It is easy to dismiss those who are hurtful.

It is easier to be dismissive online.

It is reassuring to have a supporting chorus...



I feel that we need to deepen our relationships with people.

I feel that we need to go beyond conflict, to discover the stories, the wider contexts of other people.

I feel that the nature of social media encourages superficial binge socialising in echo chambers.

I feel that we need to go beyond our marginal safe spaces to engage with people who have no care for concepts of digital citizenship, have no idea if they be natives, residents, guests.

I am not interested in fantasy worlds, manifestos of cyberspace.

Some people are only looking for a smile, a bit of respect.

They are not sure if they are residents, natives, guests, visitors, immigrants, trash.

Do we give up parts of ourselves to make sure others feel welcome?

I found this tweet and it sparked this post.

I am giving up parts of myself here.

I am not giving up who I am.

I am not being someone I am not.

I am being myself - however inhospitable, however offensive to you that may be.


I respect myself and you too much to imagine engaging in polite niceties.

OK some people will not accept those who are different to them.


I have great difficulties with this idea of "welcome" of "hospitality".

We need to meet people in places where power doesn't come into it.

Not my home.

Not your home.

Not publicly.

We have to meet alone, unaccompanied by our choral supporters, who undermine our courage.


We have to spend the time really to BE with the other.

We have to accept that we may never understand each other.

We have to accept that time may never bring us together.

We have to give ourselves a chance.

We have to be ready accept to lose something of what we thought was ourselves in meeting the other.

We have to be ready and to accept to gain, to learn something we never imagined in contact, in conflict perhaps with the other.

We have to be ready to accept our potential for transformation.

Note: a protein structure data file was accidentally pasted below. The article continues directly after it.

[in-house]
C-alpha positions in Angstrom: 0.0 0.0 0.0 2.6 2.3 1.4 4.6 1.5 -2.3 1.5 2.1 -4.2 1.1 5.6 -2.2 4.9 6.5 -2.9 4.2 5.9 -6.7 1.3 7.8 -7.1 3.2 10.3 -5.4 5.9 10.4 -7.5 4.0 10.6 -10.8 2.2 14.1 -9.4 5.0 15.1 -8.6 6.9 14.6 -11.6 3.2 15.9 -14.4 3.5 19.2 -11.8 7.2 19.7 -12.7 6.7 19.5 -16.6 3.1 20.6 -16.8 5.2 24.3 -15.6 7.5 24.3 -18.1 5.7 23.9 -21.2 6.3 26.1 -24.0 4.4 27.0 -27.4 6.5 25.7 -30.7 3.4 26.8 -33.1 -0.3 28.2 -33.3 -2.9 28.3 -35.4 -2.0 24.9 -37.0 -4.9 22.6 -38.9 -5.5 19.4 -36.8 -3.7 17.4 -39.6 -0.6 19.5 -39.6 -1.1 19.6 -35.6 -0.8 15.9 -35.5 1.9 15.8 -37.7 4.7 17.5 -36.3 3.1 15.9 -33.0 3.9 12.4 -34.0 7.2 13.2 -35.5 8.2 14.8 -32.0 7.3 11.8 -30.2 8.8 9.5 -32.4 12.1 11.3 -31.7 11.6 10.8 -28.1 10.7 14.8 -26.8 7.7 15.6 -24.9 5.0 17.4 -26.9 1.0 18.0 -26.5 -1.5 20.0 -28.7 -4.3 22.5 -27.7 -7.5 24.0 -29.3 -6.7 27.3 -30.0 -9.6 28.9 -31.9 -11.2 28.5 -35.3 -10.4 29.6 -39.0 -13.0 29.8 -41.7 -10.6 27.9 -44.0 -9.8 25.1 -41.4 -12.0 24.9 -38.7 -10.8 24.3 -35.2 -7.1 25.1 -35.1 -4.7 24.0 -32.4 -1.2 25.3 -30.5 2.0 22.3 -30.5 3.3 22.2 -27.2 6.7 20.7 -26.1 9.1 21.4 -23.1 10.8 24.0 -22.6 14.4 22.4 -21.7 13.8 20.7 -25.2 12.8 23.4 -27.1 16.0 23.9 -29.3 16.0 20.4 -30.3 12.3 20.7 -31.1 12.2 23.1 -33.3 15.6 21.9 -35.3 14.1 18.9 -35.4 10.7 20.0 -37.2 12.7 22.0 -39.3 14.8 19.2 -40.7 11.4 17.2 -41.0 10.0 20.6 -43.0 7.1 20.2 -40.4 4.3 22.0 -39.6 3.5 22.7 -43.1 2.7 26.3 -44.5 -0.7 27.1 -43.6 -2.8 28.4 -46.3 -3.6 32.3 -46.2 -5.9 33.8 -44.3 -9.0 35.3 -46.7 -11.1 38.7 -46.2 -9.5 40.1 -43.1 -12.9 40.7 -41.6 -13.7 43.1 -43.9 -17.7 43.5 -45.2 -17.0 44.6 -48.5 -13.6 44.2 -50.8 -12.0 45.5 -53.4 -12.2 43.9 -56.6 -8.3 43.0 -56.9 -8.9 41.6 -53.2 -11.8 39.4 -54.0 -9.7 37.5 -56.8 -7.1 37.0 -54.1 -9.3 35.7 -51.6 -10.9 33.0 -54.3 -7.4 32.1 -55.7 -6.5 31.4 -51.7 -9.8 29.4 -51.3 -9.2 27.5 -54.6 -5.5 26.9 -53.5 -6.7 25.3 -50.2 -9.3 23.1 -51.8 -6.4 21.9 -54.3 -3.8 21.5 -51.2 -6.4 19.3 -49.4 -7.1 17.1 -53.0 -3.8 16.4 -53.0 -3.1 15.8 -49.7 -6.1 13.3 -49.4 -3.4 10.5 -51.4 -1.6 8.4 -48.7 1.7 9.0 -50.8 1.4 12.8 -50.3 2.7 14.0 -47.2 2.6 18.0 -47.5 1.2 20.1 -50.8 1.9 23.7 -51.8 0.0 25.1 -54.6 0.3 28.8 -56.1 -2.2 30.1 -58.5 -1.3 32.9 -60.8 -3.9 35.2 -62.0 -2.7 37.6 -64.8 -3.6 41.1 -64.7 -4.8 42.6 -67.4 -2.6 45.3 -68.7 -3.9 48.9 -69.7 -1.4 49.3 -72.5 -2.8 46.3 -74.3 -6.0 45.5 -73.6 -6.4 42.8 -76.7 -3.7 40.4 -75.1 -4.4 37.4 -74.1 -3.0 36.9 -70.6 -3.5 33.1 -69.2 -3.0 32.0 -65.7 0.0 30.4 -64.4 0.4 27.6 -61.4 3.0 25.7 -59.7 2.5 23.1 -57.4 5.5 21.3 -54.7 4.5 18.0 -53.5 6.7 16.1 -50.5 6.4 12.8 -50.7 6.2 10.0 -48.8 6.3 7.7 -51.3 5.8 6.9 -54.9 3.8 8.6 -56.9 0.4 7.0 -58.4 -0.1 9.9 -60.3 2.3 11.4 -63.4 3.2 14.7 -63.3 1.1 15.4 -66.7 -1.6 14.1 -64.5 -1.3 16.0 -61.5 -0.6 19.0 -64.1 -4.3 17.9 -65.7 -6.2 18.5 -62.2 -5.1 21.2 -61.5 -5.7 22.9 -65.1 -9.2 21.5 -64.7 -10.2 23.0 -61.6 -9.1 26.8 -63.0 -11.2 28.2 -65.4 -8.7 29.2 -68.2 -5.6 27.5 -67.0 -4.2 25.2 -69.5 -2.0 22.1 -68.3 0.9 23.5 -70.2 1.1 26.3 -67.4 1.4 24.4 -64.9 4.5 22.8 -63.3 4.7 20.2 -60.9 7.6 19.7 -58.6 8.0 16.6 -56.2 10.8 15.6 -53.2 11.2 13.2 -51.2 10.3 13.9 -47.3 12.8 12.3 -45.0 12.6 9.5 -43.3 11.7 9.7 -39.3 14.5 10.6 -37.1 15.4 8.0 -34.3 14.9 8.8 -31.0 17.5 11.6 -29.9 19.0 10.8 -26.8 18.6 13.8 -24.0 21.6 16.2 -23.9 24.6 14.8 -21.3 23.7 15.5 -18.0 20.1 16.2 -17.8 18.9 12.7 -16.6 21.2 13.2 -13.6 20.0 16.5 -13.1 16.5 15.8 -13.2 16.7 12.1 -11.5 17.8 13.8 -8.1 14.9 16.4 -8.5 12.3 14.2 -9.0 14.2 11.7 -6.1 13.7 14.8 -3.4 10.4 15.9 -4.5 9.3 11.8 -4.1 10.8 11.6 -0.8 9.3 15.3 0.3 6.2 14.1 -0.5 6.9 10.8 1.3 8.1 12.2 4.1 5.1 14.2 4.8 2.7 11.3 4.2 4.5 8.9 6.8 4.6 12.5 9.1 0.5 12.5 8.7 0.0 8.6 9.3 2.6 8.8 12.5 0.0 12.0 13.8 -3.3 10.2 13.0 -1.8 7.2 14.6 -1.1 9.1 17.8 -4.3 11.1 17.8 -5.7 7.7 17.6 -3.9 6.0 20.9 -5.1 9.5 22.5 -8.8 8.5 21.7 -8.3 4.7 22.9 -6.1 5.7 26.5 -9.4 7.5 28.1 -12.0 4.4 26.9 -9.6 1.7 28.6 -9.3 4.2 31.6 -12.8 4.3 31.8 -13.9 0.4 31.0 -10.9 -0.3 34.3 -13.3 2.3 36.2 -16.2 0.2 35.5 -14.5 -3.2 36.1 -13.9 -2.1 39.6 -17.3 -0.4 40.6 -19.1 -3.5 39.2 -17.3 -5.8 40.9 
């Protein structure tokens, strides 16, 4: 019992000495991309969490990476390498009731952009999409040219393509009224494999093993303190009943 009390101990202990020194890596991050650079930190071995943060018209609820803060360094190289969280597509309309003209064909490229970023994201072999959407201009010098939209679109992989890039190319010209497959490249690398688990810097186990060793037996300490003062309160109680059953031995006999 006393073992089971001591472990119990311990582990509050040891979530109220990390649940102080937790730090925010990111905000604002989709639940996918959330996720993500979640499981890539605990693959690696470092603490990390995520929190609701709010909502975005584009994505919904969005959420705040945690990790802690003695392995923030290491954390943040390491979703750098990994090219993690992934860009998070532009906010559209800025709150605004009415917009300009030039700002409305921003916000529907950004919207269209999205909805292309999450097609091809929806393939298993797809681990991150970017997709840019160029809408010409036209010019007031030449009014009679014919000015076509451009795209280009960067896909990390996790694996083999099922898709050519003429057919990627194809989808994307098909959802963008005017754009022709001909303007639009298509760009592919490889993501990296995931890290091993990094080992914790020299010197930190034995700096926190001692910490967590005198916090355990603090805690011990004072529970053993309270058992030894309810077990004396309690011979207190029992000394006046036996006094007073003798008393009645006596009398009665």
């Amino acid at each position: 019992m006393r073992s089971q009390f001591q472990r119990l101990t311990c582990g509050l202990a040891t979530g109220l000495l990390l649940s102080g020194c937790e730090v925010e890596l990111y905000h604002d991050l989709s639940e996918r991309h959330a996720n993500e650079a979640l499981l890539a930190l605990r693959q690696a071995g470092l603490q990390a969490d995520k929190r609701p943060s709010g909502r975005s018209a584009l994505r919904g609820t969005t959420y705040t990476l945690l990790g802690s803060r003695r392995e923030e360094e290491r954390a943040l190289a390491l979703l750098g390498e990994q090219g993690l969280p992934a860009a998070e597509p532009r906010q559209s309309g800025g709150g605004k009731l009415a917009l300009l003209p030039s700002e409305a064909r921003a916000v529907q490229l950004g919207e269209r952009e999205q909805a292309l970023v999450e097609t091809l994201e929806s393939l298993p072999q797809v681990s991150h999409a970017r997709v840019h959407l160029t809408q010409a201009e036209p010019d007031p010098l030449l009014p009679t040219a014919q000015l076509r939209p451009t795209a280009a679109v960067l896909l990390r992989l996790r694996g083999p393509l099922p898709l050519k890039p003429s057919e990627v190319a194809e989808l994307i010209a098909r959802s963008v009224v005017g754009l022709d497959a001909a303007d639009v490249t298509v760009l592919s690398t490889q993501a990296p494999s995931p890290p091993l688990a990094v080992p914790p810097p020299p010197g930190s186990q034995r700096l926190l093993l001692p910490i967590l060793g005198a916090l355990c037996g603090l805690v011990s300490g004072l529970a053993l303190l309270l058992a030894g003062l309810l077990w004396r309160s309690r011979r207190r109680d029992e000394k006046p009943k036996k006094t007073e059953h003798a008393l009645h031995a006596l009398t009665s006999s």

We have, above all, be ready for giving, for forgiving.


  1. I hurt. I scream. While this ping pong game of what the fuck is digital citizenship has been going on people have died. Citizens, disenfranchised citizens with the wrong colour skin, but still citizens.

    Fuck this privileged conversation (not you, never you - you open a window that I can use).

    Fuck hospitality. Show me how I can stop these atrocities happening.

    1. Now I know I'm not alone.

      Thank you for this window. It's taken a lot of wind out of my sails but I'm still mad and madly writing (on the other screen), in notepad, not brave enough to blog.

    2. So much going on in the world that requires attention on any given day.

      In the flow of internet chatter I find myself, and others, who attempt to draw people from the stream into sub conversations that focus on some of these issues. Without the flow that might not be possible.

  2. Well, now ... this is how I think about the conversations ... I teach adolescents. Some come from secure and loving homes. Some do not. Many of my students won't hear their parents talk about how to be positive forces in the world with their technology, how they can connect and make change for the greater good (I won't even think about coming together for greater evil ... perhaps my head is in the sand. Call me an optimist in the face of negativity).
    While the conversation you write about skirts along "privileged" ideas, the discussion can't be ignored. We can't expect young people to know how to act with digital devices and social media. We can't yell at them, either. Packaged programs are a waste. Bringing in the law enforcement folks (which many schools do under the guide of "digital citizenship") is a scare tactic.
    We need to help guide young people, and for that, we (teachers) need to know what the hell we are talking about. How we act. How we connect. Not rules. Understanding.
    I'm still trying to figure all that out, and you know as well as anyone that I try my hand at it quite a bit in a lot of different ways.
    But I do appreciate conversations, even when they get bogged down in academia and slippery language at times. And even when the conversations question the conversation in the first place. I'm open to learning from it all, so I can help my students -- real people in the real world being shaped by digital and social media.
    You got me thinking ... no surprise there.
    Your friend,

  3. Thanks Kevin - that is where I would like to take such conversations to the kids from whom we learn. Of course, I share your position as to the importance of being able to use what we learn to help kids.

  4. Hello, I wrote a long comment but I think the Internet whisked it away.

    So this is the shorter thought: is it the word "hospitality"? Does it come with something? Or is it the problem of conversation itself, in this world?

    I'm really troubled by the idea that dialogue is the opposite of action.

    (Have read your blog many times, thank you for writing it)